Upon my arrival I was examined, and upon the examination my water broke…all over the place. Nurses don’t get paid enough. I was just about 3cm.
Once my water had broken, the nurses seemed to think things would progress along nicely. I walked the halls of the hospital, back and forth, back and forth, probably freaking out people in the waiting room. Dave took care to be right there when I needed him, and stand back a bit when I needed space, and he did all this perfectly without me having to explain. Amazing. Seriously, all you girls should be jealous that I snatched him up and then bore his child.
Over the next couple hours I was only visited by nurses occasionally or if I asked for them and Dave and my mom stayed with me all the time. I even caught a bit of the Today show, Matt Lauer really helped ease the labor pains. Eventually, my doctor showed up and examined me. I was about 3cm. That was very disheartening. She suggested Pitocin. I declined.
A couple more hours go on like this. With me breathing and walking and breathing and listening to my playlists and breathing some more. Also, they let me eat a few popsicles. So generous. I was so hungry. Each hospital has a policy on eating during labor, and this one sucked. My biggest regret was not stashing more food behind the toilet so I could sneak it while no one looked.
The nurse came and checked me again. Maybe almost kind of barely 4cm. Meaning still 3cm but she didn’t want me to start crying. By this time is was around noon, and I had been awake nearly all of the past 12 hours. I was in pain, I was doing my best to relax my labor along, and I wasn’t progressing. Frustrating. The baby’s heart rate never faltered though, and that was very calming and heartening.
After another visit from my doctor and a chat with a kind nurse who was very supportive of my desire to remain unmedicated as long as possible, I agreed to start the Pitocin. There were questions as to whether the leaking I had experienced the day before was amniotic fluid, and if that was the case there was some risk of infection to the baby. That fear in the back of my mind was the main reason I agreed to that intervention.
Soon after the Pitocin was started, the contractions predictably got worse. The pain intensified, and so did I. My mom stepped back a bit, Dave stepped in more. Things kind of get blurry for me in terms of time and order of events, because the pain was very, very intense. Excruciating even. At my darkest moment I stood facing Dave, barely seeing him, and told him I needed medicine. He reminded me of my wishes to remain unmedicated as long as possible, I assured him that I had reached that point. He knew I was serious and he got the nurse.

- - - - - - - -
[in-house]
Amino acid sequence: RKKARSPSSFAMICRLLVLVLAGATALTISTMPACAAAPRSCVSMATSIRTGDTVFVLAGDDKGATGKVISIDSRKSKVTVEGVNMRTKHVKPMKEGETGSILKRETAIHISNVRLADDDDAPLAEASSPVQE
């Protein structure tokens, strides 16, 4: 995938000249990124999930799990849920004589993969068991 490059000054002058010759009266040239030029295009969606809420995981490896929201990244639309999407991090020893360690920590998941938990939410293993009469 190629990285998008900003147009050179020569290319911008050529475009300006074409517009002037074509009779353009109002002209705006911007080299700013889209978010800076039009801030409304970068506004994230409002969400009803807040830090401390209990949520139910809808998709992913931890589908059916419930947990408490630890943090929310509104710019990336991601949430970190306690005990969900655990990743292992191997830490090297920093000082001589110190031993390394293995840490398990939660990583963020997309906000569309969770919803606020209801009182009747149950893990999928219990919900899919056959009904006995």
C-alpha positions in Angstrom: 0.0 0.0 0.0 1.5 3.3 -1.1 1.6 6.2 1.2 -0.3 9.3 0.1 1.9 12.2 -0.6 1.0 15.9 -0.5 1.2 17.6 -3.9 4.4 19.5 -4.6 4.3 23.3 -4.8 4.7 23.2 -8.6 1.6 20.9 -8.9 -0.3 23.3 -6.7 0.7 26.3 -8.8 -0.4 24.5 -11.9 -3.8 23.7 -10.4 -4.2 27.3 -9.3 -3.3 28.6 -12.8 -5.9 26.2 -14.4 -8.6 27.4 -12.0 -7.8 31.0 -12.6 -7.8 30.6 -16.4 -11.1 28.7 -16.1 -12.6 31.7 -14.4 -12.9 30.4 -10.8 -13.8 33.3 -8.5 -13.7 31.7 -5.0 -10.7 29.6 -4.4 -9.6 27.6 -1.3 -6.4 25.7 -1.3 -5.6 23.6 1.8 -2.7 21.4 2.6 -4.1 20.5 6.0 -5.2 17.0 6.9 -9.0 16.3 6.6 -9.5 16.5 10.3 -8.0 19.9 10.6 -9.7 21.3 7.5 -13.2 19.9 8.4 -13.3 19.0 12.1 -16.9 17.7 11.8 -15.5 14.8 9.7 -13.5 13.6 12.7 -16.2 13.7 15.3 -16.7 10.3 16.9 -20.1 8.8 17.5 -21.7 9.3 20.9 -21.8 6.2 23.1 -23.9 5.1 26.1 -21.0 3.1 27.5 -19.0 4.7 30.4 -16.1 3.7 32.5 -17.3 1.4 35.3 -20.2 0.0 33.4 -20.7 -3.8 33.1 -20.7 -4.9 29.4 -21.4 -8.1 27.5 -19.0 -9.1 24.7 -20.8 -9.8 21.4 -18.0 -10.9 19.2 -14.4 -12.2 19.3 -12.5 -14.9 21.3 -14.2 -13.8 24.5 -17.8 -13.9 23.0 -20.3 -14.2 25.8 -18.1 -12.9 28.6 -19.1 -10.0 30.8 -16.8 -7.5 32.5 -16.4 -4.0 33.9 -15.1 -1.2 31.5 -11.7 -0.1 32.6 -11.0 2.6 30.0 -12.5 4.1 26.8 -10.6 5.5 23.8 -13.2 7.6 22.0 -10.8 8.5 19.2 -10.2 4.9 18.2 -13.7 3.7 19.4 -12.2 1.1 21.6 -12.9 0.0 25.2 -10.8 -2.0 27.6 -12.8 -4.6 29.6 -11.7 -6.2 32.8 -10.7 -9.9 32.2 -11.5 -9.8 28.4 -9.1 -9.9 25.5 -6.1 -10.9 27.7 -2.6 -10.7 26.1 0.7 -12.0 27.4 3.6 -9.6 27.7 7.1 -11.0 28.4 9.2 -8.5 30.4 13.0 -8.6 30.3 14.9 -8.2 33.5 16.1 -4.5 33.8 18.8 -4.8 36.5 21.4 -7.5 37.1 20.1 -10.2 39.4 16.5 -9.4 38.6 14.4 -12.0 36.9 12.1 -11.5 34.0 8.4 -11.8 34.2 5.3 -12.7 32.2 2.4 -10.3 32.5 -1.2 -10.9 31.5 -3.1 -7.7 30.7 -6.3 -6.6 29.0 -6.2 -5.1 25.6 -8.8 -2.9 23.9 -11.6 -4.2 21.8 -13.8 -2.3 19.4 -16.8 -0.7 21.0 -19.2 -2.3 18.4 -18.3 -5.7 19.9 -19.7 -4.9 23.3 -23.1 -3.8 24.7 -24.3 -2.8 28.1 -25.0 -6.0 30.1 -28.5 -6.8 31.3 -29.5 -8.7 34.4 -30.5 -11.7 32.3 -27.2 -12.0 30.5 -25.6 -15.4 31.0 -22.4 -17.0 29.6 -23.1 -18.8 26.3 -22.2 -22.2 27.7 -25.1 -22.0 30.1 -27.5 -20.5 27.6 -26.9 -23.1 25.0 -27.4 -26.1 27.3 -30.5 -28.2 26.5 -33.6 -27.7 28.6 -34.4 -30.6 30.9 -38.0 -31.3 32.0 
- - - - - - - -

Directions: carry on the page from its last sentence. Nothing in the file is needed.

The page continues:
Because I was afraid the epidural (I didn’t want to be immobilized completely or to face the possible though rare complications), I accepted a dose of Stadol. At that point, the best way I can describe what happened is that I sunk very far into my body. I was aware of what was going on, but unable to open my eyes because they felt physically heavy. I would fall asleep between contractions (which was only about 1 or 2 minutes), truly asleep with my mouth open (as recounted by Dave, thanks honey) and then writhe and groan during the contractions. This went on for several hours. To my mind it was a very unpleasant time, but it only last what felt like 30 minutes in my drug haze. I never did do well on drugs.
As the drugs began to wear off and I felt more and more of the pain again (plus I was able to open my eyes), I was frantic to be examined in the hopes that the bits of relaxation I was able to achieve on Stadol would have been enough to dilate me further. When the nurse examined me, however, I was still barely 4cm. You can trust that I started crying then.
With this development, or lack thereof, my doctor started talking c-section. To me, that was very premature. I wasn’t ready for that. I didn’t want it to go that way. So I cried the cry of a very tired woman in extreme pain and asked if the baby was in any distress. And she wasn’t. So I decided to get an epidural in hopes of it giving me a few hours to sleep and justified this to myself by saying that if I needed a c-section I would have to have the epidural anyway. I cried to Dave, apologized even for breaking down and getting the epidural. I cried to my mom. I called my best friend, poor thing was pregnant at the time and probably thinking “what the hell have I gotten myself into?!” and told her what was going on, how sad I felt, how it seemed like a failure. To my rational, clear, pain-free mind in the grace of retrospect, this all seems so unnecessary. I made decisions for MY body, MYself, with the best information I had. What’s the apologize for? And though the three of them assured me that no one was judging me, my fear was that they were. Because maybe I was. What a complicated moment in time.